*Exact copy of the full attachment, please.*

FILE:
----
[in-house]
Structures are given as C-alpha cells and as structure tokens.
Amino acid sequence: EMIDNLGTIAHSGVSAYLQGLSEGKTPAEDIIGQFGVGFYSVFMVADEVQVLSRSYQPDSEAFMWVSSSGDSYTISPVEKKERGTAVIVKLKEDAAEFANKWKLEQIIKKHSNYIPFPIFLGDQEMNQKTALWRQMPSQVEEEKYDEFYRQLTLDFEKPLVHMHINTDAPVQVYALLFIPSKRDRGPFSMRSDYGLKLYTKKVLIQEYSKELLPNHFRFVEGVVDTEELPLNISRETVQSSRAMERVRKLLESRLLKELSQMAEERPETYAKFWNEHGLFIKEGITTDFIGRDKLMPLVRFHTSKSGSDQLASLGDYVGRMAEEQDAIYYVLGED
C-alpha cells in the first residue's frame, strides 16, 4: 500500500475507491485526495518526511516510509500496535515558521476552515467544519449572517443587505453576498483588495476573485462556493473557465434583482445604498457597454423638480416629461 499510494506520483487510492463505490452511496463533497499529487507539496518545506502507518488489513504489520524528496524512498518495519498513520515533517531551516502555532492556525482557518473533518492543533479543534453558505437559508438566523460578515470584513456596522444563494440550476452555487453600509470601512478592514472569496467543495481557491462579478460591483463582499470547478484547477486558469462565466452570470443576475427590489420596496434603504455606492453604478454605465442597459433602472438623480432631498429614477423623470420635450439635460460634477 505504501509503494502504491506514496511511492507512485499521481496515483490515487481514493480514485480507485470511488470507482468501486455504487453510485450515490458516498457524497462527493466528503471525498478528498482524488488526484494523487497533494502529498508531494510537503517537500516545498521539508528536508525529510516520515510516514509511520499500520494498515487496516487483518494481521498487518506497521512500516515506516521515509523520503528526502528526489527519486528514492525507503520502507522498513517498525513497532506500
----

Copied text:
[in-house]
Structures are given as C-alpha cells and as structure tokens.
Amino acid sequence: EMIDNLGTIAHSGVSAYLQGLSEGKTPAEDIIGQFGVGFYSVFMVADEVQVLSRSYQPDSEAFMWVSSSGDSYTISPVEKKERGTAVIVKLKEDAAEFANKWKLEQIIKKHSNYIPFPIFLGDQEMNQKTALWRQMPSQVEEEKYDEFYRQLTLDFEKPLVHMHINTDAPVQVYALLFIPSKRDRGPFSMRSDYGLKLYTKKVLIQEYSKELLPNHFRFVEGVVDTEELPLNISRETVQSSRAMERVRKLLESRLLKELSQMAEERPETYAKFWNEHGLFIKEGITTDFIGRDKLMPLVRFHTSKSGSDQLASLGDYVGRMAEEQDAIYYVLGED
C-alpha cells in the first residue's frame, strides 16, 4: 500500500475507491485526495518526511516510509500496535515558521476552515467544519449572517443587505453576498483588495476573485462556493473557465434583482445604498457597454423638480416629461 499510494506520483487510492463505490452511496463533497499529487507539496518545506502507518488489513504489520524528496524512498518495519498513520515533517531551516502555532492556525482557518473533518492543533479543534453558505437559508438566523460578515470584513456596522444563494440550476452555487453600509470601512478592514472569496467543495481557491462579478460591483463582499470547478484547477486558469462565466452570470443576475427590489420596496434603504455606492453604478454605465442597459433602472438623480432631498429614477423623470420635450439635460460634477 505504501509503494502504491506514496511511492507512485499521481496515483490515487481514493480514485480507485470511488470507482468501486455504487453510485450515490458516498457524497462527493466528503471525498478528498482524488488526484494523487497533494502529498508531494510537503517537500516545498521539508528536508525529510516520515510516514509511520499500520494498515487496516487483518494481521498487518506497521512500516515506516521515509523520503528526502528526489527519486528514492525507503520502507522498513517498525513497532506500